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SPOJ Problem Set (classical)
1840. Printer Queue
Problem code: PQUEUE
The only printer in the computer science students' union is
experiencing an extremely heavy workload. Sometimes there are
a hundred jobs in the printer queue and you may have to wait
for hours to get a single page of output.
Because some jobs are more important than others, the Hacker General
has invented and implemented a simple priority system for the print
job queue. Now, each job is assigned a priority between 1 and 9 (with 9 being
the highest priority, and 1 being the lowest), and the printer
operates as follows.
- The first job J in queue is taken from the queue.
- If there is some job in the queue with a higher priority than job J, then move J to the end of the queue without printing it.
- Otherwise, print job J (and do not put it back in the queue).
In this way, all those important muffin recipes that the Hacker
General is printing get printed very quickly. Of course, those
annoying term papers that others are printing may have to wait for
quite some time to get printed, but that's life.
Your problem with the new policy is that it has become quite tricky to
determine when your print job will actually be completed. You decide
to write a program to figure this out. The program will be given the
current queue (as a list of priorities) as well as the position of
your job in the queue, and must then calculate how long it will take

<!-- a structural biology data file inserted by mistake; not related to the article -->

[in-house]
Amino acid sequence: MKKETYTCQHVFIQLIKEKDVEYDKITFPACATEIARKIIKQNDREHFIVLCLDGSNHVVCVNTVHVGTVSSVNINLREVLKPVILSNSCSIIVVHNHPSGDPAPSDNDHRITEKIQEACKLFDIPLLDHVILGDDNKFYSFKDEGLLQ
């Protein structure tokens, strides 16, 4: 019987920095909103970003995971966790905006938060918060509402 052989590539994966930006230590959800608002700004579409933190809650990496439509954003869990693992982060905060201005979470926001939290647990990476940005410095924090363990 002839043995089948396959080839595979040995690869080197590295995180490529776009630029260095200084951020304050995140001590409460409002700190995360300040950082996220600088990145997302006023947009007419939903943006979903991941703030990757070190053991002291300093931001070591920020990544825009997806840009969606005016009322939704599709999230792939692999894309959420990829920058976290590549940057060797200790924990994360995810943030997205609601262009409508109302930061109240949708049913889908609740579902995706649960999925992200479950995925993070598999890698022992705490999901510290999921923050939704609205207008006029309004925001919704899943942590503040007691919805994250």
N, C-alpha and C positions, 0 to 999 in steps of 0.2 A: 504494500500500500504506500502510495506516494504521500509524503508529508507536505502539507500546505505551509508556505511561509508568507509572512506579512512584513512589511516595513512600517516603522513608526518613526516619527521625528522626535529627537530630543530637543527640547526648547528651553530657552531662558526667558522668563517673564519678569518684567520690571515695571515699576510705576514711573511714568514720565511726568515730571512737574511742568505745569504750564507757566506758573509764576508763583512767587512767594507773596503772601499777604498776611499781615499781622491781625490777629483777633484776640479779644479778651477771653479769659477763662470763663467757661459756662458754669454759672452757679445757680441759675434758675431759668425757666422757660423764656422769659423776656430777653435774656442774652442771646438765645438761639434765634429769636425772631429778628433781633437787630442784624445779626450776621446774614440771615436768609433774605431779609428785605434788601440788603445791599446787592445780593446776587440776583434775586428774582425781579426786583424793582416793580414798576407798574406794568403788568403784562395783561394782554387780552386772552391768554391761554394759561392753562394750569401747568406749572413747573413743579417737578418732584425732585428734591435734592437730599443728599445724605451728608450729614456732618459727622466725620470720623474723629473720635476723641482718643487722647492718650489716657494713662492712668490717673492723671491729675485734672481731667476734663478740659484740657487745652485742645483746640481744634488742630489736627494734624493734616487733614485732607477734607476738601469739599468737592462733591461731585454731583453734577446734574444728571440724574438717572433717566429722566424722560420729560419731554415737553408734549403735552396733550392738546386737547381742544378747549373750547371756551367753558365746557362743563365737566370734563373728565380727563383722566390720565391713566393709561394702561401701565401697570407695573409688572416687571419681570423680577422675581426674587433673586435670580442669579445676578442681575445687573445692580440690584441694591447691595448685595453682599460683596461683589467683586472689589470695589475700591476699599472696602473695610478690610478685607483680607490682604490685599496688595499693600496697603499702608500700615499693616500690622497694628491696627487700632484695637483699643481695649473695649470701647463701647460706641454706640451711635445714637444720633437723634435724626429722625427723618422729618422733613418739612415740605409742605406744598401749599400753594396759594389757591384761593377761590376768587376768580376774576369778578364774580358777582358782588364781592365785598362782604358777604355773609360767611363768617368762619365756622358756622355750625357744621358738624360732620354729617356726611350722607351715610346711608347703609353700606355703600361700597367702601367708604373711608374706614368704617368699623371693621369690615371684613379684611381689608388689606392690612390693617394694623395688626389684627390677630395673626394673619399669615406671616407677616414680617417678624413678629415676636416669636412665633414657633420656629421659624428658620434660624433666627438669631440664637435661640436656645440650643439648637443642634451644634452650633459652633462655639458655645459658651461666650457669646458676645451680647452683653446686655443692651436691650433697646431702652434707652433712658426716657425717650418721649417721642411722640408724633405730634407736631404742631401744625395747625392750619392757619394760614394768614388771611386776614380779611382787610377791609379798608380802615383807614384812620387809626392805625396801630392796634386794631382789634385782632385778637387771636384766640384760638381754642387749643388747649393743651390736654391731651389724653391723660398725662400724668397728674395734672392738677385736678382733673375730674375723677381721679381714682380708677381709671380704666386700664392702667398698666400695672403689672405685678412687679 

until your job is printed, assuming that no additional jobs will be
added to the queue. To simplify matters, we assume that printing a
job always takes exactly one minute, and that adding and removing jobs
from the queue is instantaneous.
One line with a positive integer: the number of test cases (at most 100). Then
for each test case:
One line with two integers n and m, where n
is the number of jobs in the queue (1 ≤ n ≤ 100) and
m is the position of your job (0 ≤ m ≤ n-1). The
first position in the queue is number 0, the second is number 1, and
One line with n integers in the range 1 to 9, giving the priorities
of the jobs in the queue. The first integer gives the priority of the
first job, the second integer the priority of the second job, and so
For each test case, print one line with a single integer; the number
of minutes until your job is completely printed, assuming that no
additional print jobs will arrive.
1 2 3 4
1 1 9 1 1 1